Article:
One of the crucial problems in assessing liability for pedestrian accidents is the fact that the vehicle driver frequently leaves the scene of the accident and travels far enough that arrest and identification are often very difficult. The opposite outcome occurred after a fatal accident at the intersection of West Hillsborough Avenue and Sawyer Road.
The victim, a 46-year-old woman from Tampa, was attempting to cross Hillsborough Avenue when she walked into the path of an oncoming vehicle. The car struck the woman, who apparently died instantly. According to witnesses, the vehicle sped away from the scene with the victim’s body draped over its hood. Troopers said that the driver stopped about one mile from the crash scene, and disposed of the body. Shortly after the suspect disposed of the victim’s body, he was spotted by deputies at Monte Vista Place and Alvarado Drive. He was arrested and later taken to the Hillsborough County Jail. He has been charged with leaving the scene of an accident involving death. The driver suffered no injuries.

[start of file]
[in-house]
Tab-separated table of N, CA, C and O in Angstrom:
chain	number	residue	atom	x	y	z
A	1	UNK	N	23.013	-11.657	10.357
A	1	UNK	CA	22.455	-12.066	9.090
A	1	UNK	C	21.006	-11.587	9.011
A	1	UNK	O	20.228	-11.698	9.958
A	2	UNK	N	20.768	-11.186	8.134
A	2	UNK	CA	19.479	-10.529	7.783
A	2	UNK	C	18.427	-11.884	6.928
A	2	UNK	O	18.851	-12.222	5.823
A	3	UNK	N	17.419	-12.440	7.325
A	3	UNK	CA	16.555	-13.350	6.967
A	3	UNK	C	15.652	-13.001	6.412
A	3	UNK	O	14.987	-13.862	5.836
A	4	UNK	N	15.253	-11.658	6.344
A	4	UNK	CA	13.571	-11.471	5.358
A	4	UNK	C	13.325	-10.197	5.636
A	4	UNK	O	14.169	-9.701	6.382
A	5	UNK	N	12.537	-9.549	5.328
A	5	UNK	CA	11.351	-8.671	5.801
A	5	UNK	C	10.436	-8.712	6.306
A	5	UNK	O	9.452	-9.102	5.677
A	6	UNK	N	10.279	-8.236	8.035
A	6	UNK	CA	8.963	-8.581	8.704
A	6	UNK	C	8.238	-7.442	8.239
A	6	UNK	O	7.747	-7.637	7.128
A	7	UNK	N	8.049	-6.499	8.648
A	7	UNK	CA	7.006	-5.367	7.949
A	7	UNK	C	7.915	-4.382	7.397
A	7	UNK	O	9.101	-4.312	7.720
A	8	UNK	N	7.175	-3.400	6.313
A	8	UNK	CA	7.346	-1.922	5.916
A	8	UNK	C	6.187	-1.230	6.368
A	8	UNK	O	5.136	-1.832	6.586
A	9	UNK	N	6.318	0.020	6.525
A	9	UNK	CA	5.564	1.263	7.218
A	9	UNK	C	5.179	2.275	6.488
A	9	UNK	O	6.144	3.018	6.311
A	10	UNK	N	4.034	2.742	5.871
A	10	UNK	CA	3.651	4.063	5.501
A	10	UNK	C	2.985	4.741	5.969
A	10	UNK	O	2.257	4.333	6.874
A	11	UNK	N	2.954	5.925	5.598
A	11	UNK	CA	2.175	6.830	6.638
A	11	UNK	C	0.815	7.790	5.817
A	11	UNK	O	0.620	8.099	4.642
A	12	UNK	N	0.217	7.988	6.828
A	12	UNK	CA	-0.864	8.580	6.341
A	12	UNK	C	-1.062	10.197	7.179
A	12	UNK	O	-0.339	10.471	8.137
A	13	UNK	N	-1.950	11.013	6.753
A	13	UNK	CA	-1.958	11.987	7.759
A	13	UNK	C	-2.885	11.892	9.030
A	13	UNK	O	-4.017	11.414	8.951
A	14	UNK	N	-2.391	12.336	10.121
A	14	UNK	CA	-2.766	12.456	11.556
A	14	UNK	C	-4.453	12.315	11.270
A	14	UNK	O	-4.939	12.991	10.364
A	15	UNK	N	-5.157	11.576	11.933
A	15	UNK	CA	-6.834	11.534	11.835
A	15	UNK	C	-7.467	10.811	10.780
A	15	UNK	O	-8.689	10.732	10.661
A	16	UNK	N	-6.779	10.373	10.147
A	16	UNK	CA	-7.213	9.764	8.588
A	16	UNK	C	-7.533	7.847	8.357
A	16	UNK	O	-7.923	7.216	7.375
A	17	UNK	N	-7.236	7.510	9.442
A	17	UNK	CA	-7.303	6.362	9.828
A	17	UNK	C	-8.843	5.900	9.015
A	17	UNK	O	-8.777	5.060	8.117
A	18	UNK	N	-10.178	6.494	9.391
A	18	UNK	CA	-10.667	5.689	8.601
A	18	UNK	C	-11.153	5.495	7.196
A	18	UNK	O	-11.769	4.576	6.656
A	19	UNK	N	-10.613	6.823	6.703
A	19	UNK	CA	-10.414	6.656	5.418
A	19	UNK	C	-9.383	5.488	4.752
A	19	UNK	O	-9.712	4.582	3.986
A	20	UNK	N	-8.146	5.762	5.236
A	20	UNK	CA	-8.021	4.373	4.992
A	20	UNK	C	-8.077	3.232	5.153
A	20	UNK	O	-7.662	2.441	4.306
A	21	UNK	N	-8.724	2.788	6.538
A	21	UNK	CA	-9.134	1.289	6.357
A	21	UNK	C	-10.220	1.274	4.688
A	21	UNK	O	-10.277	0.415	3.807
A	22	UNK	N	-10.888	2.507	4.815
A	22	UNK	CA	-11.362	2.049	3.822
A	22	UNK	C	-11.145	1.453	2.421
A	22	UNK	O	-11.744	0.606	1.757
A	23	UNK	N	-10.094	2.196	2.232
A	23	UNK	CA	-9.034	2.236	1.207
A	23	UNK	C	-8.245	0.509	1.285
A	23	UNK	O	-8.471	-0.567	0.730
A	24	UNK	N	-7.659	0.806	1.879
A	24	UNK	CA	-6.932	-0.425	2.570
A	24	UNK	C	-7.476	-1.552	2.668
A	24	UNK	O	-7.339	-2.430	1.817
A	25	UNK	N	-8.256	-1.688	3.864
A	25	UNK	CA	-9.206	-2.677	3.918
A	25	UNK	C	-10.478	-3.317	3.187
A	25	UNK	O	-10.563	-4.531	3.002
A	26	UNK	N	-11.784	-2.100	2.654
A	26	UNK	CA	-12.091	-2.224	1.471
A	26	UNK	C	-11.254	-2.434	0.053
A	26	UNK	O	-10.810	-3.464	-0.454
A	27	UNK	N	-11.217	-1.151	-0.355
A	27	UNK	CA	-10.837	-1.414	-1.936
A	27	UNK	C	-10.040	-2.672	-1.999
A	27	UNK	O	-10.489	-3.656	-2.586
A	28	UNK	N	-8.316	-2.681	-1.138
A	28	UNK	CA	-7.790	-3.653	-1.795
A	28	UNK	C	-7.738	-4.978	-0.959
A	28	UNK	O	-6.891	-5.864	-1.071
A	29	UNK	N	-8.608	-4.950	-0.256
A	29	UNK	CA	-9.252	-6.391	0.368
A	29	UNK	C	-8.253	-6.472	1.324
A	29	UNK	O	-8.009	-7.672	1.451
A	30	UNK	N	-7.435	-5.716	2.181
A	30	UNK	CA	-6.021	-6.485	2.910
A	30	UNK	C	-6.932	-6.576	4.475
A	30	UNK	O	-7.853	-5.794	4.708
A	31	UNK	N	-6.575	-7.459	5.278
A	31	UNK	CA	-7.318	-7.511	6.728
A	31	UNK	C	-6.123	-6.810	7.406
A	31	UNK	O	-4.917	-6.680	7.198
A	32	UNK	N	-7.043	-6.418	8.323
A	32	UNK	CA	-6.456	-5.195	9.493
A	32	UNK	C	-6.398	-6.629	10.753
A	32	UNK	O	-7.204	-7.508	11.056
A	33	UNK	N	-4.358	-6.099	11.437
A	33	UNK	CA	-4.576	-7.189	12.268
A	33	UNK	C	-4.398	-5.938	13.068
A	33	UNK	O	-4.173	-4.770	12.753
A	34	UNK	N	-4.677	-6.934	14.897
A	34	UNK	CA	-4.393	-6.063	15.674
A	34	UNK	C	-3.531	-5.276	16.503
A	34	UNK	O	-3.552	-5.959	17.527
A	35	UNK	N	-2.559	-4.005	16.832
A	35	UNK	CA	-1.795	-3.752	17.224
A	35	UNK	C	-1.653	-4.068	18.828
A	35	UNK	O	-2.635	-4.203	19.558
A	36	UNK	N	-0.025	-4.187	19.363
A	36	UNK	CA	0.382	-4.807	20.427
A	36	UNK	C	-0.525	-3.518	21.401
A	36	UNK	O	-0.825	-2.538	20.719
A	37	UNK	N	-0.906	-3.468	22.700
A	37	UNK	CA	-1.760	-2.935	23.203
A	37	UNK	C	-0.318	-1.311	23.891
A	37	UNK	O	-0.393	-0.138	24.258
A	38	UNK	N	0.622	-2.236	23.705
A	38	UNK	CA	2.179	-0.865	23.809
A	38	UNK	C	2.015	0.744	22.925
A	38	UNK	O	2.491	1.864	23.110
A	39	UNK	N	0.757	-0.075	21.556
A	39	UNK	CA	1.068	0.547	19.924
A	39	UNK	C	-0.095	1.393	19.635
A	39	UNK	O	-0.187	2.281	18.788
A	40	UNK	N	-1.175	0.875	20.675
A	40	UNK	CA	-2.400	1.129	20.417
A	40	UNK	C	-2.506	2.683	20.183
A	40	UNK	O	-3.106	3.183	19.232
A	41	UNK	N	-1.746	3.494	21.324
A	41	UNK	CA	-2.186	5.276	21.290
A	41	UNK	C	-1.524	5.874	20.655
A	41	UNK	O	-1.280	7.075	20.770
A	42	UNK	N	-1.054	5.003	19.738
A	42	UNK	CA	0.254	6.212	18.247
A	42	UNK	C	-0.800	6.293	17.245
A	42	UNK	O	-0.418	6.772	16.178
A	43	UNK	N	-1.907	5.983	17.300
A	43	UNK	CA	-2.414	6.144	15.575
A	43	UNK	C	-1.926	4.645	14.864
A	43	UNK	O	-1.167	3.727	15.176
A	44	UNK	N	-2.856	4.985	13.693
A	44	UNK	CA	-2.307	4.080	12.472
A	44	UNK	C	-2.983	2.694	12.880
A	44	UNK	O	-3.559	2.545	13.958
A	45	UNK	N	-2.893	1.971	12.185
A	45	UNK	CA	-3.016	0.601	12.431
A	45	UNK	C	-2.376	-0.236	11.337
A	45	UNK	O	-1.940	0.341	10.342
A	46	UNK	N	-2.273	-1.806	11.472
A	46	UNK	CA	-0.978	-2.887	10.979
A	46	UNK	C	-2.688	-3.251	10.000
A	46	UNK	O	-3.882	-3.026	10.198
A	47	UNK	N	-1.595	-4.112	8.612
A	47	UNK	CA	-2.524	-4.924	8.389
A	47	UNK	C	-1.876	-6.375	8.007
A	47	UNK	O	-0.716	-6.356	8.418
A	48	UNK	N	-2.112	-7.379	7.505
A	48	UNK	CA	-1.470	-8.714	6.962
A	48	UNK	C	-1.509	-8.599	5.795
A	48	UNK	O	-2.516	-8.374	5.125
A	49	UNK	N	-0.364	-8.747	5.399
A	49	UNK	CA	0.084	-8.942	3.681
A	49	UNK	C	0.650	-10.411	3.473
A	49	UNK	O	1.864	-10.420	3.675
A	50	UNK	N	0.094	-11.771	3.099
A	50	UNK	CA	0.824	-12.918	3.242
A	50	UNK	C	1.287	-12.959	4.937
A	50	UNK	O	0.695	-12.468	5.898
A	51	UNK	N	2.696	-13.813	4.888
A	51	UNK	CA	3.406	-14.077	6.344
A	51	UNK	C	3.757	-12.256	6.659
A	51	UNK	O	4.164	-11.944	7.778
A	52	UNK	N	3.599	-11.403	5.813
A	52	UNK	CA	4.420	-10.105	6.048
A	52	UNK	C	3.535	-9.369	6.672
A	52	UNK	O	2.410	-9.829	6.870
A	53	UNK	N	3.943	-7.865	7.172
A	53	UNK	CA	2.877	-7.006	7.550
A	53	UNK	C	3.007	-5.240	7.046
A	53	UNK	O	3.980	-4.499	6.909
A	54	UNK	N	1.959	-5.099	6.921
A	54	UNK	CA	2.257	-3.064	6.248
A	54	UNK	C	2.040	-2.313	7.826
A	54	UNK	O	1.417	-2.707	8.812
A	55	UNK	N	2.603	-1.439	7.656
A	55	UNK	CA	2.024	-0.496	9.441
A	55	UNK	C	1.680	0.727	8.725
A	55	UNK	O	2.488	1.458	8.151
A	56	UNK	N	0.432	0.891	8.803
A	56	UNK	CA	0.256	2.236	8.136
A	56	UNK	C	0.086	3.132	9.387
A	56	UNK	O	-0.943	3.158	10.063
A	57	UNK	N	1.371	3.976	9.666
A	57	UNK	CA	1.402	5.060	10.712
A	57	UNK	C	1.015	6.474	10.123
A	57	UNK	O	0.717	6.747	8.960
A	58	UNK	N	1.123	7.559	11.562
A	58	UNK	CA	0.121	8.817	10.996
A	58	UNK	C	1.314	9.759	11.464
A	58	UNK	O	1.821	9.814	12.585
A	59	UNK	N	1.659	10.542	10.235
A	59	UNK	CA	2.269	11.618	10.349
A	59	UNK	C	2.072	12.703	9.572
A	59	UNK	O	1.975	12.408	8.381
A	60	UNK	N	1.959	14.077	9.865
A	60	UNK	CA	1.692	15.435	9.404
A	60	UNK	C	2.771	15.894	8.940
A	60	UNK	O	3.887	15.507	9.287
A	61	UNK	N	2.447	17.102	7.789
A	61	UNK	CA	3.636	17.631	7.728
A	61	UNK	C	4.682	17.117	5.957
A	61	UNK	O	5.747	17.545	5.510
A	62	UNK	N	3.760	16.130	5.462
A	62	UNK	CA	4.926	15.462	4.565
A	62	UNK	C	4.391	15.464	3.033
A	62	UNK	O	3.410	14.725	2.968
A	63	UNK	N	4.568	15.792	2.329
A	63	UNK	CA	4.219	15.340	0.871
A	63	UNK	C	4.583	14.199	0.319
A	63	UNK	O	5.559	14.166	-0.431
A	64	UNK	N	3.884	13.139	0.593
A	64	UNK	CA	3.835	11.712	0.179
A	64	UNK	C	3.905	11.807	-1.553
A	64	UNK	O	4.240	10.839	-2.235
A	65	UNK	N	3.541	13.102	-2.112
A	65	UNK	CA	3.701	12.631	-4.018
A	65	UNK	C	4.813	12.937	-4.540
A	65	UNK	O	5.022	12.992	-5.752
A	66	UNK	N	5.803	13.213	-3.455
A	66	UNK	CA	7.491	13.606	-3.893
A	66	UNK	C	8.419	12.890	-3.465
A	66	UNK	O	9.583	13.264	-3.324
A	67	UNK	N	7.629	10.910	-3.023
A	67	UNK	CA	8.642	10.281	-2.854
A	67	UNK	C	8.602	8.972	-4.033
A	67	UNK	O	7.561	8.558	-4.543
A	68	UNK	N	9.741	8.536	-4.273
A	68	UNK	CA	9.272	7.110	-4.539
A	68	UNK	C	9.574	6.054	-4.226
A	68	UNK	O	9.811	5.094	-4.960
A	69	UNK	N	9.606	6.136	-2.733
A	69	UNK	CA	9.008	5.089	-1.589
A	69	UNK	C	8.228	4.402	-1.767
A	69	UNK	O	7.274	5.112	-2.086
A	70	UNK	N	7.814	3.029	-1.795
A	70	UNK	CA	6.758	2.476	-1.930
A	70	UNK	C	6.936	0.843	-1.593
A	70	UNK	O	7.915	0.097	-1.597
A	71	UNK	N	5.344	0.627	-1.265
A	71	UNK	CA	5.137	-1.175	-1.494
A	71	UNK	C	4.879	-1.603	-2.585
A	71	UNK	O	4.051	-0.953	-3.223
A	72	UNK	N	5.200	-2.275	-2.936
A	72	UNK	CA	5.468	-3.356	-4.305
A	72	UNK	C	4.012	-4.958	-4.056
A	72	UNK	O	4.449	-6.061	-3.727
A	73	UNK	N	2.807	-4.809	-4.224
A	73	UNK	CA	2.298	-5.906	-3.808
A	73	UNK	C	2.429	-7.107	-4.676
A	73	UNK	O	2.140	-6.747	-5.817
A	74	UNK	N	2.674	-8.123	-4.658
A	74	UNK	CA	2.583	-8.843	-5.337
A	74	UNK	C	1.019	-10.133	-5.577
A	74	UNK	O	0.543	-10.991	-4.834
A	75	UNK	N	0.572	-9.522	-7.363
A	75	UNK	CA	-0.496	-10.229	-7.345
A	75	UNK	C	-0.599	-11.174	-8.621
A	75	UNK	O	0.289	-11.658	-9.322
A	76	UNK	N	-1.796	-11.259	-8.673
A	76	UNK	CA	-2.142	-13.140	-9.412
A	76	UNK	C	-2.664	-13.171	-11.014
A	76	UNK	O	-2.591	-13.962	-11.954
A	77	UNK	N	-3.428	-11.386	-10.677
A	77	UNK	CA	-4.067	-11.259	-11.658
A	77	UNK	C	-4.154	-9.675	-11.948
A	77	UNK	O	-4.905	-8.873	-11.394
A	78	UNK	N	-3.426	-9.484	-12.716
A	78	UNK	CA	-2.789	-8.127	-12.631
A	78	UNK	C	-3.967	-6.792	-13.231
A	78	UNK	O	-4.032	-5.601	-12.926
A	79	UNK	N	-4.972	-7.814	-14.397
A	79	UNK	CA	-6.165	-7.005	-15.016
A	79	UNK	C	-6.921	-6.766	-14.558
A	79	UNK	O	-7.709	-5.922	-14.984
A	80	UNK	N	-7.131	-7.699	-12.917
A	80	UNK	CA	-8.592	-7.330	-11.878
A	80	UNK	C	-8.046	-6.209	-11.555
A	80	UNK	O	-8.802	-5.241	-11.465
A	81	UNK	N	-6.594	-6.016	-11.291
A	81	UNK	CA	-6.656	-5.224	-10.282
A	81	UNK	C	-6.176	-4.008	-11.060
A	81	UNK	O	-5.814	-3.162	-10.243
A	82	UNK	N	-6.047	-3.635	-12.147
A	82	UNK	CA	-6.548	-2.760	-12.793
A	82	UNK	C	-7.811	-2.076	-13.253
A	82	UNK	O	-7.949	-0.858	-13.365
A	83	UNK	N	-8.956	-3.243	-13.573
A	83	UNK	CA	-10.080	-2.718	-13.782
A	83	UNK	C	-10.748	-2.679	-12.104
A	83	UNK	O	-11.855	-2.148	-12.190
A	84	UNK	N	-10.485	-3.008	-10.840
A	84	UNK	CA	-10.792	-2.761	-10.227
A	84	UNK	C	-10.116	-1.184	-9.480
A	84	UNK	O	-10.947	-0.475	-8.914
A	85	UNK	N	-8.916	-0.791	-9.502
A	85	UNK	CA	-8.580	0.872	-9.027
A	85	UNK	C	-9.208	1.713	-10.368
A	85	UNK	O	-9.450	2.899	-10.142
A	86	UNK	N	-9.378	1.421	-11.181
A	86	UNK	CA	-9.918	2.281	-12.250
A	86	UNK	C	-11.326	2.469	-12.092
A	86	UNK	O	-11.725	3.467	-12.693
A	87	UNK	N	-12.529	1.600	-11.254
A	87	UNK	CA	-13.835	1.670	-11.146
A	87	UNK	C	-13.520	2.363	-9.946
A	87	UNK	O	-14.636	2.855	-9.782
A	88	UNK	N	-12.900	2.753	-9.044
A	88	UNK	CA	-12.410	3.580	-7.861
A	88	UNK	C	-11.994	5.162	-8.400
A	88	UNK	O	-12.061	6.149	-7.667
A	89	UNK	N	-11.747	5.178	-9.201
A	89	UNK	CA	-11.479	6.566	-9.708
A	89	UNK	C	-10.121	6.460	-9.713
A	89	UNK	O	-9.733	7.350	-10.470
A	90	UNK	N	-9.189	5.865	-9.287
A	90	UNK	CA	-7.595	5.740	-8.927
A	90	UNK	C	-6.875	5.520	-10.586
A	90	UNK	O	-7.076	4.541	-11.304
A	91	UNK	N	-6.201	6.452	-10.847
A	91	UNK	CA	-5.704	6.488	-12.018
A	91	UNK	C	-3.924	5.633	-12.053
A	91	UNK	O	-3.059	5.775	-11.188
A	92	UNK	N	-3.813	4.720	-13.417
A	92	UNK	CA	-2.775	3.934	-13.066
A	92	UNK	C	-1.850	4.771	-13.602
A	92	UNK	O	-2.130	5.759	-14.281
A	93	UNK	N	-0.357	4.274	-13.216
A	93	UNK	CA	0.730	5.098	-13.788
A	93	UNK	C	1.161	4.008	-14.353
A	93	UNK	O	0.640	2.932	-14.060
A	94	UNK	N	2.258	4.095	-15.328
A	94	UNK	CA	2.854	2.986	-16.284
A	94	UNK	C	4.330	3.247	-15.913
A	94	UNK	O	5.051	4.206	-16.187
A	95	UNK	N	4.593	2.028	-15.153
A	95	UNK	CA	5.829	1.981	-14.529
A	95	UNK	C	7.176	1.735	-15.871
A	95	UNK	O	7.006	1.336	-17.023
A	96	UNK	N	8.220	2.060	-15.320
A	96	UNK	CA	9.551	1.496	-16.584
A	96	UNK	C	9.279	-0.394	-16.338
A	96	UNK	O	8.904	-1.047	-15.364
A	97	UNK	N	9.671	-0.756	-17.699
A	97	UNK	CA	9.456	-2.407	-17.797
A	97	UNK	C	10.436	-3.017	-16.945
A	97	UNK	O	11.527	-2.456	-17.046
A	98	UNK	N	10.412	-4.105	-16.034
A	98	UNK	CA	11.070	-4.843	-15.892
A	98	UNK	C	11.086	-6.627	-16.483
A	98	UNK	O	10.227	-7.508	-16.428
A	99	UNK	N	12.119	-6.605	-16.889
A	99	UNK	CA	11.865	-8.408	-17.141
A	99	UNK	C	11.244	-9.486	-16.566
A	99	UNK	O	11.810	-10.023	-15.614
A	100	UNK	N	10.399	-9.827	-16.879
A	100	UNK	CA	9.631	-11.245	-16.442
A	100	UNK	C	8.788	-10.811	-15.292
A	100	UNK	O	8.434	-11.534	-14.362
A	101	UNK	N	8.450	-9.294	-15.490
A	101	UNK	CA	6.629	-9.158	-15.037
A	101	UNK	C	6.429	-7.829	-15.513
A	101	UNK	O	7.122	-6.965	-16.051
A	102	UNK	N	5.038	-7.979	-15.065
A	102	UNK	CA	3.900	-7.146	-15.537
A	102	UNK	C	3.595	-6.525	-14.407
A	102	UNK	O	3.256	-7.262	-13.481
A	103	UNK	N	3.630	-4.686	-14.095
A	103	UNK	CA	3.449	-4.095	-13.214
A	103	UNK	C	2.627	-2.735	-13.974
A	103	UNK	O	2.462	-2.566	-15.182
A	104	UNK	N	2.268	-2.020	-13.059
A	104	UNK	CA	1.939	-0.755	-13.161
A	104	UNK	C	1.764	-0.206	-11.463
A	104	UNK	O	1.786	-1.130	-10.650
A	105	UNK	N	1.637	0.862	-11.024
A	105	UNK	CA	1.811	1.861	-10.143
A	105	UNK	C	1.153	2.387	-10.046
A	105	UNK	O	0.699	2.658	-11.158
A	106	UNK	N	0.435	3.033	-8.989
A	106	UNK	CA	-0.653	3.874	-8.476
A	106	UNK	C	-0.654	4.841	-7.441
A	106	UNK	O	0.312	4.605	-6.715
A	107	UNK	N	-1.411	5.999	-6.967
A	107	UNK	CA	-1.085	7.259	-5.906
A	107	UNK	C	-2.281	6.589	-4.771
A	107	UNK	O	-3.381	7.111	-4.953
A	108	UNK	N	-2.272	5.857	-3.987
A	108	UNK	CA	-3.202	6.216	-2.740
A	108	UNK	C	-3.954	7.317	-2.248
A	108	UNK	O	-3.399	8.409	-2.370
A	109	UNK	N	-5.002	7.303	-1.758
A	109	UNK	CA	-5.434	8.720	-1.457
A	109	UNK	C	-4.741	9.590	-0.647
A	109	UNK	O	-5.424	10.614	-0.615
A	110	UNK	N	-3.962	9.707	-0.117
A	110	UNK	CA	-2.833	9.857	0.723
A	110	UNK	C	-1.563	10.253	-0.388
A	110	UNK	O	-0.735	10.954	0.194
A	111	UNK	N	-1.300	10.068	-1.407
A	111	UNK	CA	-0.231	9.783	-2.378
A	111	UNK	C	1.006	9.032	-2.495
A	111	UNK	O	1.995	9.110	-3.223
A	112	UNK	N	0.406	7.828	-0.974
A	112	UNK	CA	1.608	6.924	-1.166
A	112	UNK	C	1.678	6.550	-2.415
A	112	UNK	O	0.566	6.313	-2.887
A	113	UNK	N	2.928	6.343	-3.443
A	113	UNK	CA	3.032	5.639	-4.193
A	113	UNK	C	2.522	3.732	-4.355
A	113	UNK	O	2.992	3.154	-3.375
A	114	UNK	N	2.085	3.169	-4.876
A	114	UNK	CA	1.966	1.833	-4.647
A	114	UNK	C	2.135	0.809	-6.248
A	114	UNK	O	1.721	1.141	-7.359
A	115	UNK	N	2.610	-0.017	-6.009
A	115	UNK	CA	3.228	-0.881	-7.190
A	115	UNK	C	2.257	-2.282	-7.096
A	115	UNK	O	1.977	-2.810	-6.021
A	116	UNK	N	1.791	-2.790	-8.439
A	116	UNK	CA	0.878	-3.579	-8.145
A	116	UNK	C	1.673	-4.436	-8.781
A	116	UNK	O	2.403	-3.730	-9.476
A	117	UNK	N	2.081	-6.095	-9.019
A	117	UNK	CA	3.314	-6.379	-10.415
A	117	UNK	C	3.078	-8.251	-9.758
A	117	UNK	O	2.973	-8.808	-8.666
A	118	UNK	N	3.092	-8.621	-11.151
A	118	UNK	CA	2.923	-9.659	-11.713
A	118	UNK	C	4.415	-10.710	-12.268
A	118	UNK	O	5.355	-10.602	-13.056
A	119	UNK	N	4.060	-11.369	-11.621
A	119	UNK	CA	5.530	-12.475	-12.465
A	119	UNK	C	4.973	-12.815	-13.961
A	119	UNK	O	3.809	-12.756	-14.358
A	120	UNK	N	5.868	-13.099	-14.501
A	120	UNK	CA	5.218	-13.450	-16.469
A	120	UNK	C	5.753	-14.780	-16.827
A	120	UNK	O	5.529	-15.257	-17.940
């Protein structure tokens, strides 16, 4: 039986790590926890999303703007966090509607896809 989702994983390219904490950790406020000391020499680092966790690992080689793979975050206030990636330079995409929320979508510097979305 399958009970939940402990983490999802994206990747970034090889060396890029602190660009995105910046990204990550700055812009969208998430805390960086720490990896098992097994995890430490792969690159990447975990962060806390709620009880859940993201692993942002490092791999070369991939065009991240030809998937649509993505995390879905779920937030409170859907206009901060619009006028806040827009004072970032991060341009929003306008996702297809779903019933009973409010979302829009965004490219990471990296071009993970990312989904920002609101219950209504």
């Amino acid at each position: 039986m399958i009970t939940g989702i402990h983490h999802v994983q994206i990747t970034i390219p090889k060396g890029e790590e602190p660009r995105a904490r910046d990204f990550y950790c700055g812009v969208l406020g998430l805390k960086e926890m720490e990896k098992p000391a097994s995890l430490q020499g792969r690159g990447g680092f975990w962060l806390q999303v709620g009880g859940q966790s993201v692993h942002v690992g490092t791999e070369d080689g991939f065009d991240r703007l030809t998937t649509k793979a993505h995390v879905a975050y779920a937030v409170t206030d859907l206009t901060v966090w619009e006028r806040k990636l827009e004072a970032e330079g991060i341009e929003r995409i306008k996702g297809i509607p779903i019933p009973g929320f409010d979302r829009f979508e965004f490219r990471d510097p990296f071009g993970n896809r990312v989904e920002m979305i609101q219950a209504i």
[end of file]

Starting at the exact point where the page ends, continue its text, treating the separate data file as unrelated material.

This accident obviously involves potential liability, but for the purposes of this blog, the central question is whether the family of the deceased woman can establish facts necessary to establish a claim of wrongful death. Florida laws define a wrongful death as a death that is caused by the negligence of another person and the injured person would have been able to recover damages if that person had not been killed by the defendant’s negligence. In this case, the decedent’s family would be required to prove that the driver of the vehicle that struck her was negligent in some fashion. The most obvious avenues of proving negligence is to prove that the driver was speeding or was inattentive.
Anyone who loses a loved one to the negligent act of another may wish to pursue a wrongful death claim against the person or party whose negligence caused the death. The advice of an experienced personal injury attorney can be invaluable because a knowledgeable lawyer can evaluate the evidence and provide an opinion about the likelihood of recovering damages.